Grammar and syntax of spiritual wisdom

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Article Date: 
Feb 26 2013, 2135

We all have the propensity to believe that our self-consciousness is, for the most part, a rational process. Hence, the argument — that conscious-awareness of the ‘divine in us’ ought to be a spiritual process. For most people who delve into and are focused on their spiritual awareness, their intent is apparent — to retain and embrace the ‘divine in everything,’ at all times. The interesting part is when one embarks on their eternal quest for the divine context, one is bound to understand, sooner than later, that the essence of self-awareness and conscious-awareness of the divine are not so much related to the mind as one’s inner, resident soul. What does this connote? That true consciousness, including what philosophers and mind scientists refer to as ‘mindfulness’ is the fundamental crux of our entire being — a prism that exemplifies the breath of life, or prana, or chi, juxtaposed by the grammar and syntax of all our feelings and emotions. Modern medicine calls it immunity, or immune defence, or immune mechanism, while holistic medicine refers to the whole context as our inner healing agent that we are all endowed with.
When you place them all — awareness, or consciousness, the divine context, or mindfulness — in one basket, it represents our whole experience. Of each of us being the embodiment of all reflective thoughts that occur in our mind regarding the self —including the divine. This appears simple on the surface; but it is actually profound, even intense. Because, no matter the quantum of our life experiences, there are certain thought processes that are not permanent. They are merely fleeting, not long-lasting.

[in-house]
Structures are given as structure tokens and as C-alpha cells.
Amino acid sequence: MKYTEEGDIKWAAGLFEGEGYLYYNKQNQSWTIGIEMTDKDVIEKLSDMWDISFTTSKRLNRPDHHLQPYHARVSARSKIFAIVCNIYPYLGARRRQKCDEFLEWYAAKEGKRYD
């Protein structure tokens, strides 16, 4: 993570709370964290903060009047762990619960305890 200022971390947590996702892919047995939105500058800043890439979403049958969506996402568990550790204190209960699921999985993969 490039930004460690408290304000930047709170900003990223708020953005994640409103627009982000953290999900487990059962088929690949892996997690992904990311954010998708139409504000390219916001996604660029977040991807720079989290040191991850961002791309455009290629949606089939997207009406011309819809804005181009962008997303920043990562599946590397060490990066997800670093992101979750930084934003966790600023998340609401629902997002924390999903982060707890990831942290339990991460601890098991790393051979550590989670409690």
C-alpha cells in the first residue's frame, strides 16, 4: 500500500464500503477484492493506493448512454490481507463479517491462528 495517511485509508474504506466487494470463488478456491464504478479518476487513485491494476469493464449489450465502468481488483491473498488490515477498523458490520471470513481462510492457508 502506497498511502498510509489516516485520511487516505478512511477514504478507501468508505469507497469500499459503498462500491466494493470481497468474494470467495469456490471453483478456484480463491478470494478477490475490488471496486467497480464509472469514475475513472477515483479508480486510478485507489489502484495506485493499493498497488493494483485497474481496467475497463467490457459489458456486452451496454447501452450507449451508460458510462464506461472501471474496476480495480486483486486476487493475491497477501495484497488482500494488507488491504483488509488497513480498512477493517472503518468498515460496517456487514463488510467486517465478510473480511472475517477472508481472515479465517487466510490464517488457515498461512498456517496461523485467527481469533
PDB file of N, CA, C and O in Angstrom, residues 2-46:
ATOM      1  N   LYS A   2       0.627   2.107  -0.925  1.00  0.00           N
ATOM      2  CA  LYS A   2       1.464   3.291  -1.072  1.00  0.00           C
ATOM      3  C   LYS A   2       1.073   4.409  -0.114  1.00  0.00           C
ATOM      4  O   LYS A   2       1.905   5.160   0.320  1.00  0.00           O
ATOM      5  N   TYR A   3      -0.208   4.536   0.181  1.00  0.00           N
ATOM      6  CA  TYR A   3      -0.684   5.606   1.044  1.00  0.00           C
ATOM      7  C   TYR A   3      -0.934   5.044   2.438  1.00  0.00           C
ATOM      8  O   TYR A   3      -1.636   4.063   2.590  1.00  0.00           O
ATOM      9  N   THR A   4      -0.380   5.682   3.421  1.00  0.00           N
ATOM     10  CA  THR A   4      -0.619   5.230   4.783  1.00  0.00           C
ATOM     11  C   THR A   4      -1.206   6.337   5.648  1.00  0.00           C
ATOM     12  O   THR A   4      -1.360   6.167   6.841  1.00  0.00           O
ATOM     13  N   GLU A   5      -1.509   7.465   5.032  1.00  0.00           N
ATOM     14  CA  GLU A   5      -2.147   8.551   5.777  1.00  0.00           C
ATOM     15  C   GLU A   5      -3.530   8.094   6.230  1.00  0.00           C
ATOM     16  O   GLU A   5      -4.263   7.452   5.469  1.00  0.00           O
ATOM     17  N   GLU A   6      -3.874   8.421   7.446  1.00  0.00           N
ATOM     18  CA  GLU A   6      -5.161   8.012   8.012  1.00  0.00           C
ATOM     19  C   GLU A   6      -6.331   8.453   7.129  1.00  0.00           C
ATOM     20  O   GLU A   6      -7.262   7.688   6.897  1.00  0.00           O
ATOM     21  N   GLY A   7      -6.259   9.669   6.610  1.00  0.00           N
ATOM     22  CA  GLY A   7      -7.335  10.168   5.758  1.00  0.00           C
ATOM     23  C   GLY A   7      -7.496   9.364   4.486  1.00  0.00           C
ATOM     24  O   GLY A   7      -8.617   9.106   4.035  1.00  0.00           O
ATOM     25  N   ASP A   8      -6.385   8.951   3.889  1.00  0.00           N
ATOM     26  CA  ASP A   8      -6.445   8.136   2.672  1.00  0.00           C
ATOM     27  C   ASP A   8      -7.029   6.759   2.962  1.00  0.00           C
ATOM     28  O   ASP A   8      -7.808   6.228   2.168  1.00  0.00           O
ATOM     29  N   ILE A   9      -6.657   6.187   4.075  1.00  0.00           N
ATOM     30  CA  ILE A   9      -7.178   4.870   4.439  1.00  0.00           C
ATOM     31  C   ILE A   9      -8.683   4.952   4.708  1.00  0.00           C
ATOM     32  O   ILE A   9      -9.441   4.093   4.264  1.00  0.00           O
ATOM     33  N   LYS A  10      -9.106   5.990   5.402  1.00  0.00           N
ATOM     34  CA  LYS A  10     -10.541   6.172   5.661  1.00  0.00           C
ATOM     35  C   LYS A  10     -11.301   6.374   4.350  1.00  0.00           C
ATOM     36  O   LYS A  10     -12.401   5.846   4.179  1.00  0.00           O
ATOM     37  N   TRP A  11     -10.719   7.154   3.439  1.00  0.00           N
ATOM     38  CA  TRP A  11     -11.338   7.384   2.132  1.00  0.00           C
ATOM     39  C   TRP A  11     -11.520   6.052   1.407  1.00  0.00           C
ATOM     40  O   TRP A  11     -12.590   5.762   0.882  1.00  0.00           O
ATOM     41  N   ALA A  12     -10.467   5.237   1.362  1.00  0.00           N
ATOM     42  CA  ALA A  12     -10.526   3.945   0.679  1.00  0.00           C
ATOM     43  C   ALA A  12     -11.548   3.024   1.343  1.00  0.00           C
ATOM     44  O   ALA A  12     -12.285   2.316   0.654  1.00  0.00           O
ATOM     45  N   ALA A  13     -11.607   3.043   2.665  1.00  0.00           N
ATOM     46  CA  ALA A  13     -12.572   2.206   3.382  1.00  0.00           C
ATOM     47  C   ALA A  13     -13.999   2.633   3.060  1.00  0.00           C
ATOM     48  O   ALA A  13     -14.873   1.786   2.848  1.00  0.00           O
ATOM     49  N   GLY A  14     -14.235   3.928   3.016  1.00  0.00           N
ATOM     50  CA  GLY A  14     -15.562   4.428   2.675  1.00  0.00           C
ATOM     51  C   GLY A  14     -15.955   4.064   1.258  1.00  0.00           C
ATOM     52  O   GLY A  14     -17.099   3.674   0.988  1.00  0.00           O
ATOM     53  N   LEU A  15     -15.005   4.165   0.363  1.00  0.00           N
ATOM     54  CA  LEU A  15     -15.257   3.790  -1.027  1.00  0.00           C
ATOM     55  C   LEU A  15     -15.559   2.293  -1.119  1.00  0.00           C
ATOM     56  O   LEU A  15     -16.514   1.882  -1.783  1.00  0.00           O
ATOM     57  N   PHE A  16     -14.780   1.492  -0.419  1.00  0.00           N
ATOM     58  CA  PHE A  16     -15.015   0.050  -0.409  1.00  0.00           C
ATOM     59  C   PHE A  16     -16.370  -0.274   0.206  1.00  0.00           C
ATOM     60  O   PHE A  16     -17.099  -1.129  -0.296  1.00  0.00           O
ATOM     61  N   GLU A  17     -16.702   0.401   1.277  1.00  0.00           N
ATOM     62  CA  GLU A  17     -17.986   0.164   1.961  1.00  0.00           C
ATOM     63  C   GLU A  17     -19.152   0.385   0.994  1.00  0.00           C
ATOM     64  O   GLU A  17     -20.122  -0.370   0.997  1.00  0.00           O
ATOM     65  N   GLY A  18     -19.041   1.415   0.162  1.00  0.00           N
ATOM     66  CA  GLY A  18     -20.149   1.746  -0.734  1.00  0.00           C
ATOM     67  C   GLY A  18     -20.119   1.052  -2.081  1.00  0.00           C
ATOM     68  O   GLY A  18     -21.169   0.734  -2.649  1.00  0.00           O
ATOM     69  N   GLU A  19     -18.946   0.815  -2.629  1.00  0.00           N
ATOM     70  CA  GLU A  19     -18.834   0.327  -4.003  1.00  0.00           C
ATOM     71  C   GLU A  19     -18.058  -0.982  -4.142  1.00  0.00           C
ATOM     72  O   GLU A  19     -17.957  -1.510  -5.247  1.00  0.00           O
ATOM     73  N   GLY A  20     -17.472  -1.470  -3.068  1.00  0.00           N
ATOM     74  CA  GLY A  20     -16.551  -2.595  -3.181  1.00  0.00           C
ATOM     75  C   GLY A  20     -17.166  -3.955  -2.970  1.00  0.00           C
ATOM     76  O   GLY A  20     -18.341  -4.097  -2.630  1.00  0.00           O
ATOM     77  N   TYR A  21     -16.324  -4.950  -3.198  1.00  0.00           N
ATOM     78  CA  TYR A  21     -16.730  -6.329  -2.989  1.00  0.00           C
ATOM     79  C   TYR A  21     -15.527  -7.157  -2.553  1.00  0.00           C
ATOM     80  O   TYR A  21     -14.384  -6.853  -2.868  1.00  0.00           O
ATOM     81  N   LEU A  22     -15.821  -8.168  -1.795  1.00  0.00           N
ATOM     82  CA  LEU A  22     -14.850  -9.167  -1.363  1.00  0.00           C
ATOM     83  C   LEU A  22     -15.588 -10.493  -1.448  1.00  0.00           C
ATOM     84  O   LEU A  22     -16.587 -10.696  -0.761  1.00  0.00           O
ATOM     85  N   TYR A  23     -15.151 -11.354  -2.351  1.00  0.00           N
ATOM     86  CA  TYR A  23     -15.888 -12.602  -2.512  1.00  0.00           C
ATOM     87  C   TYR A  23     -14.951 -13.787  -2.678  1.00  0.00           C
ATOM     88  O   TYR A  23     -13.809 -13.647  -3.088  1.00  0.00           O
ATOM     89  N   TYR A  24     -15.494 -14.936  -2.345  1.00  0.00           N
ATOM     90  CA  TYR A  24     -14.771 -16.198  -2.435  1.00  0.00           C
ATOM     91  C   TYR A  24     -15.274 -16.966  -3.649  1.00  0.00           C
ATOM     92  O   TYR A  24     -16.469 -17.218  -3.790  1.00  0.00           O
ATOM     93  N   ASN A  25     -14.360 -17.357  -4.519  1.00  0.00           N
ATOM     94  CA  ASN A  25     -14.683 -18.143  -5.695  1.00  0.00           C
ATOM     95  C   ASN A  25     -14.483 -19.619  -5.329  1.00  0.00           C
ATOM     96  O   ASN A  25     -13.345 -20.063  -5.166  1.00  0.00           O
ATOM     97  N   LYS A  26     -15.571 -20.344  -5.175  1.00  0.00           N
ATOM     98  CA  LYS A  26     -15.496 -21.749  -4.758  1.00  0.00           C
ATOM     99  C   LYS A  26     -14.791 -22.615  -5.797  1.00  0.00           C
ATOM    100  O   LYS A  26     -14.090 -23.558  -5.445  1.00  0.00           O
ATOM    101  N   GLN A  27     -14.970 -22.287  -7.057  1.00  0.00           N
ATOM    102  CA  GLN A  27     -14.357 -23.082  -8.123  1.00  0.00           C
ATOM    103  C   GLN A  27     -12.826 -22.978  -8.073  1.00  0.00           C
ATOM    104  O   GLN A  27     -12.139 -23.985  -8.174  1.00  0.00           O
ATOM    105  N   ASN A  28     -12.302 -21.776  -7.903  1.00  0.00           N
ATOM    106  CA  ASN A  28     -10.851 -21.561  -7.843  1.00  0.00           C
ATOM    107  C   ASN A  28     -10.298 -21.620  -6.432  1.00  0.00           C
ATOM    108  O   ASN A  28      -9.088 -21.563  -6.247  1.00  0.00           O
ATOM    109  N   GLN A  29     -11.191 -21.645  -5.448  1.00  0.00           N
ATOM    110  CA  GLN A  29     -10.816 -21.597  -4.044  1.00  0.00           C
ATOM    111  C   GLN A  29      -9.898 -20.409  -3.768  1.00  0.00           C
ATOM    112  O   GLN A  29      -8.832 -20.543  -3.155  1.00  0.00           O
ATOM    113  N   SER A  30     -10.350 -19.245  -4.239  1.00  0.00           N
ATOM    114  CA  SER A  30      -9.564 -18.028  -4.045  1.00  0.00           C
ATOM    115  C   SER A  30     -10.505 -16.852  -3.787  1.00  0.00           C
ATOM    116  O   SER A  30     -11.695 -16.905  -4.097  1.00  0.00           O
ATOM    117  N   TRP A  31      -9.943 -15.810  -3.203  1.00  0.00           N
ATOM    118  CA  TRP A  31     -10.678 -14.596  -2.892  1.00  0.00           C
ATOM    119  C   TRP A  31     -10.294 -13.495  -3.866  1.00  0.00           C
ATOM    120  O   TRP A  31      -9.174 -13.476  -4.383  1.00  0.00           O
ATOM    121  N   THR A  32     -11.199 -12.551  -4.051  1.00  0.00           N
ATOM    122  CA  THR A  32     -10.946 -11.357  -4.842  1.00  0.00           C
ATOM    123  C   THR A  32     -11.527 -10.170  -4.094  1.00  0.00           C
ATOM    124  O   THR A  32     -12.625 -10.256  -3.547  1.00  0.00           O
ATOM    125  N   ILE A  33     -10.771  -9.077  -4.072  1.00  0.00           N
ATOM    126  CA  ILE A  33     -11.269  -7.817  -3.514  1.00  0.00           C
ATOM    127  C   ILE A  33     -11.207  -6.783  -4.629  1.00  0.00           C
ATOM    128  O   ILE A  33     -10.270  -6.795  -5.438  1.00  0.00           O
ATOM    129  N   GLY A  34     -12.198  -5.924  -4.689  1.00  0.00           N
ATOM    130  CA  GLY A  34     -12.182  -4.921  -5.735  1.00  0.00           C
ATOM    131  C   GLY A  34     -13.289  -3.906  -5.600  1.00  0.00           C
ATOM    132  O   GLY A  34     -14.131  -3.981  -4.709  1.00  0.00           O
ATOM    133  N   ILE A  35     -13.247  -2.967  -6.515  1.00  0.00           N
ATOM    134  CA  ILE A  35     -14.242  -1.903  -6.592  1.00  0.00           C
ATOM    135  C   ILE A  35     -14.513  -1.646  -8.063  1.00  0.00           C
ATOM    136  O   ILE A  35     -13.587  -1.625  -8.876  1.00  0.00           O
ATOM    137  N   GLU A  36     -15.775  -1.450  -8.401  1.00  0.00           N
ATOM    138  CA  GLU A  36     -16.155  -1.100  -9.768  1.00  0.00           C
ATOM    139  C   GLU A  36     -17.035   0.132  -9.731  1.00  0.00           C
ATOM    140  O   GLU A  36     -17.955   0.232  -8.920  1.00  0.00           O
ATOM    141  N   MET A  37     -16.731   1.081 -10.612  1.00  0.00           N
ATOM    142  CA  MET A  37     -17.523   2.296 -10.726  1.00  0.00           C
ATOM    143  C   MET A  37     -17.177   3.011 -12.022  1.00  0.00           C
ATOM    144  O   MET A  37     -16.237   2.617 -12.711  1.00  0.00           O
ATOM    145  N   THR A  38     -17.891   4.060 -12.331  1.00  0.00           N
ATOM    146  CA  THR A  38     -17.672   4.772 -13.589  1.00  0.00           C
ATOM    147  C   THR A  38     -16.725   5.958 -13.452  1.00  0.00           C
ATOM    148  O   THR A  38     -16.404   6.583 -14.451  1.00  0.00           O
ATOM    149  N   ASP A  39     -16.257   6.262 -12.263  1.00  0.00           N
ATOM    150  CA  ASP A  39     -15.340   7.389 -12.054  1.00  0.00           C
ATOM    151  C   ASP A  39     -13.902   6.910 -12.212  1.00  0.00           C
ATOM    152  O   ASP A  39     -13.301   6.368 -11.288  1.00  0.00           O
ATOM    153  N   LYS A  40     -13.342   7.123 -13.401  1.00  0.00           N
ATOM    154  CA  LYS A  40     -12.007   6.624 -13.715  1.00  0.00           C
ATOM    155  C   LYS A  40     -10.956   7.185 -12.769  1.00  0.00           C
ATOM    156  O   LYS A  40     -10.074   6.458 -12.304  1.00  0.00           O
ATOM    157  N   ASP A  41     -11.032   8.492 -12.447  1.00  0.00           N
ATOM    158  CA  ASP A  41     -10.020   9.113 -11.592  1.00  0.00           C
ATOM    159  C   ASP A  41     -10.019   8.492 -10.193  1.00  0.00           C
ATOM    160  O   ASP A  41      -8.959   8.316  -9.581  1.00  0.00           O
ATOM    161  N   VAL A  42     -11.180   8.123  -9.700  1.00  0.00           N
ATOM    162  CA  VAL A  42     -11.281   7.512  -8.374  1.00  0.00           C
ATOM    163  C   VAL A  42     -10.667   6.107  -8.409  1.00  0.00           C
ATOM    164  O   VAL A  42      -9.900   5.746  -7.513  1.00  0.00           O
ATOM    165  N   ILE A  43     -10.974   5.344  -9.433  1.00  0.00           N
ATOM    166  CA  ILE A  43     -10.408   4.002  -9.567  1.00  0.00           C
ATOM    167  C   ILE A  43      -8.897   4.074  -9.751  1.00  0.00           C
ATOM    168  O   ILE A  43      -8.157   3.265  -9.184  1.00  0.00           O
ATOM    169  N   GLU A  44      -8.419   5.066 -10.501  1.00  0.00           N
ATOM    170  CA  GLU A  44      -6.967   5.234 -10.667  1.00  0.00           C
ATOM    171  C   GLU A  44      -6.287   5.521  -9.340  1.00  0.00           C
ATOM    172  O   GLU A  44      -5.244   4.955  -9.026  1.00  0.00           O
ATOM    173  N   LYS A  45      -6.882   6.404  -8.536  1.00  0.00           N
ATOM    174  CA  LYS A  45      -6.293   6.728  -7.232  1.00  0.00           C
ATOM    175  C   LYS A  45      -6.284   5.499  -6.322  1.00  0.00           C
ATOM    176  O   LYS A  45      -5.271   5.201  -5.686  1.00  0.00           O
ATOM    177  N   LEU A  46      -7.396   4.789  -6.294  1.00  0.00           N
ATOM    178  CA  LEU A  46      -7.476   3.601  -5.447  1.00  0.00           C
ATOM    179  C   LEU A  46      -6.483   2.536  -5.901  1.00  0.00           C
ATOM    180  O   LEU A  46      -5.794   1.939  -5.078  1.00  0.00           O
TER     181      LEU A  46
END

It also needs an enduring sense of awareness for each of us to reach the most profound level of our unconscious self, or psyche — this is, of course, not easy to achieve as it sounds. The reason being —what we consciously experience or understand as the divine is perceptibly limited to our unconscious self, including the perimeter of our thoughts and feelings from deep within and from the inside out. What is also significant is far beyond a specific point — we’d need to surrender to the ‘divine in us’ to take the next step. Once this happens, we transcend the humdrum and attain a lasting state of conscious awareness — one that is in complete fusion with the cosmos, or the universe. Our subsequent stride is predictable. As the ‘divine’ takes the initiative, it surmounts all hurdles through our own conscious-awareness.
The emergence of such a state occurs through transformation — where the divine element expands. To know it from the inside out is not undemanding, again, because transformation does not illustrate itself in a form we’d know, or comprehend. One dramatic mode of knowing what is what, as it is, is through self-awareness. When the self gets enhanced and becomes more divine, you get a feeling that the ‘divinised’ self is all there is to feel and emote. Well, if one is not prepared to ‘separate’ the chaff of the self from the divine grain, one would miss the plot and fail miserably, while transcending the commonplace. However, if one were extremely receptive and humble to the point of being self-effacing, it would all appear like a ‘big leap’ forward for the ‘divine in us’ — a state of breathtaking spiritual experience. This is something you’d describe vividly and also as articulately — as you’d want to — while breaking new ground and attaining spiritual fulfilment, or wisdom.

(The writer is a physician and a doctorate in philosophical literature)